Can’t Pay, Won’t Pay: The Anti-Poll Tax Campaign

October 11, 2013 7:14 pm

In a new ten part series of articles, CHRIS ROBINSON traces the story behind the grassroots struggle against the poll tax – how it was organised, how it defeated this hated policy, and how the movement was instrumental in the downfall of Margaret Thatcher. ‘The lessons we learned yesterday, can be put into practice today.’


The Tory Flagship

“Every time I hear people squeal, I know we are right.” – Nicholas Ridley, Thatcher’s Environment Minister

Arrogance of power, and the absence of effective political opposition, launched the Tory flagship policy of 1987 – the poll tax. It was the organised working class that sunk it and rid them of the most unpopular prime minister of the 20th century, if not in British political history.
Two general election victories of 1979 and 1983, the defeat of the historic miners’ strike, and the internal muddle of a Labour Party split down the middle between the left and the Kinnockite right, gave the Tories the green light to replace the property-based rates that partially funded local authorities. It was to be a massive transference of wealth from the poor to the rich.

The poll tax was Thatcher’s next step in her permanent counter-revolutionary campaign to ‘roll back the frontiers of socialism’, all part of the Tories’ monetarist agenda to turn back the post-1945 political gains that had benefited the working class and had been largely underwritten by the prolonged post-war boom that had lasted up until the early 1970s.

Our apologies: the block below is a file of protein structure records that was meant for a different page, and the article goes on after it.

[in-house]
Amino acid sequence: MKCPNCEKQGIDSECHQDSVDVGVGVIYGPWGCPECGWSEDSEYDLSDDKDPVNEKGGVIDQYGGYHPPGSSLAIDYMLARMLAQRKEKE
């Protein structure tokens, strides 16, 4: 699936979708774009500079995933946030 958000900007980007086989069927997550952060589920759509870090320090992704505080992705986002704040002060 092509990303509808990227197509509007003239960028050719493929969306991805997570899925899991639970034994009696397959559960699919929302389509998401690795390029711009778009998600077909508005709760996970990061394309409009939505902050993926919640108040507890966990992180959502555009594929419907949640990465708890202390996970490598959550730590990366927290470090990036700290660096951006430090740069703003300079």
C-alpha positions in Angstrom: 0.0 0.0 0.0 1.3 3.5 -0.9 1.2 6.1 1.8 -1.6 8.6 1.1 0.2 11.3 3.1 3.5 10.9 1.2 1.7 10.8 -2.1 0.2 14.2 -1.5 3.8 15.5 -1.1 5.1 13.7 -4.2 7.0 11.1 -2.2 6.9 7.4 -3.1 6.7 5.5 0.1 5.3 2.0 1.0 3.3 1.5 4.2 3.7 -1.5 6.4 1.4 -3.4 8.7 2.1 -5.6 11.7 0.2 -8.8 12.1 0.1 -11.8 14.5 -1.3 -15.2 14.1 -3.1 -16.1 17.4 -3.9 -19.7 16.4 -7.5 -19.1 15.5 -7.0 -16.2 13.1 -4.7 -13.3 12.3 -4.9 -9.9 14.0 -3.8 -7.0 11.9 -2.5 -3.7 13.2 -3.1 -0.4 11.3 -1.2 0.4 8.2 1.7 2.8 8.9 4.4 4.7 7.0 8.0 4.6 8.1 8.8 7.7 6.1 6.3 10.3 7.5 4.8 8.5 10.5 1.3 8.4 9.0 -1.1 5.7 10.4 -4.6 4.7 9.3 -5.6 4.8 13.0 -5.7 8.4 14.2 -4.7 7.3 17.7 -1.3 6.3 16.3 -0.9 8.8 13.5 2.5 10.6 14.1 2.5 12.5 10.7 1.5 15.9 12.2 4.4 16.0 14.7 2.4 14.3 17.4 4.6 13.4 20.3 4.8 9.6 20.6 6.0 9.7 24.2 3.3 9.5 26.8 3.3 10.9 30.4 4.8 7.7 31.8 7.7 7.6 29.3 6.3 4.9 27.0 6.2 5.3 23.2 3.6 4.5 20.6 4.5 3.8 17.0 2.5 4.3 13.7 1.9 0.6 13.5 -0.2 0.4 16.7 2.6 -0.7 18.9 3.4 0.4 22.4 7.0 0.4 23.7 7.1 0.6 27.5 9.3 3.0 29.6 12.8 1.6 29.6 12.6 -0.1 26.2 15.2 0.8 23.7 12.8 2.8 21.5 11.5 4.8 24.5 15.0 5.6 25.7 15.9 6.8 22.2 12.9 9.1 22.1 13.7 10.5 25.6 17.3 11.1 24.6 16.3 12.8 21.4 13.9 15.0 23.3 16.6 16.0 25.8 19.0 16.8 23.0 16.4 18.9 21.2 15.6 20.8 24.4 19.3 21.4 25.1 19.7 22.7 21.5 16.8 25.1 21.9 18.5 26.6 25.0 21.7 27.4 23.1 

1987, third election victory – the high tide of Thatcherism

The twin thorns in the Thatcherite side – Thatcher’s own pet hates – had always been the threat of the organised working class embodied in the then ten million members of the trade unions, and the urban bastions of ‘municipal socialism’, as she saw them, the (largely) Labour-led local authorities.

On the one hand, the trade unions represented a very real threat to Thatcher’s policies. After all, no Tory could ever forget or forgive the political clout of the unions that had ousted the last Tory government of Edward Heath in 1973-74. Heath had called a general election with the rallying cry: “Who runs the country, the government or the unions?” and he got his answer when mass strikes helped put Labour once more back into power.

At the forefront of that great, industrial, political battle had been the militancy of the National Union of Mineworkers (NUM), inspired very much by the rising new leadership around Arthur Scargill and Mick Magahey.

On the other hand, the Labour-run councils represented to the Tories the very essence of encroaching ‘Soviet-style communist’ strongholds. They were seen as centres of minority-favouring, political correctness gone mad, tax-soaking beasts of bureaucracy as portrayed by the rightwing national press that regularly sought to sniff out, or often invented, rabid stories of corruption and graft.

Major dispute

For the Tory ideologists of the new right, local authorities led by Labour had to be exposed for what they were – ruinous economically and politically inept in the post-boom realities that had to be brought into line with the new orthodoxy of ‘monetarism’.

The vital key to Thatcher’s campaign to roll back the state was the taming of the unions. This meant taking on the most powerful union – the NUM. If the miners could be drawn into a major dispute and roundly defeated then the rest of the trade unions would come to heel and the Thatcherites could then deal with the Labour councils. No war on two fronts for them.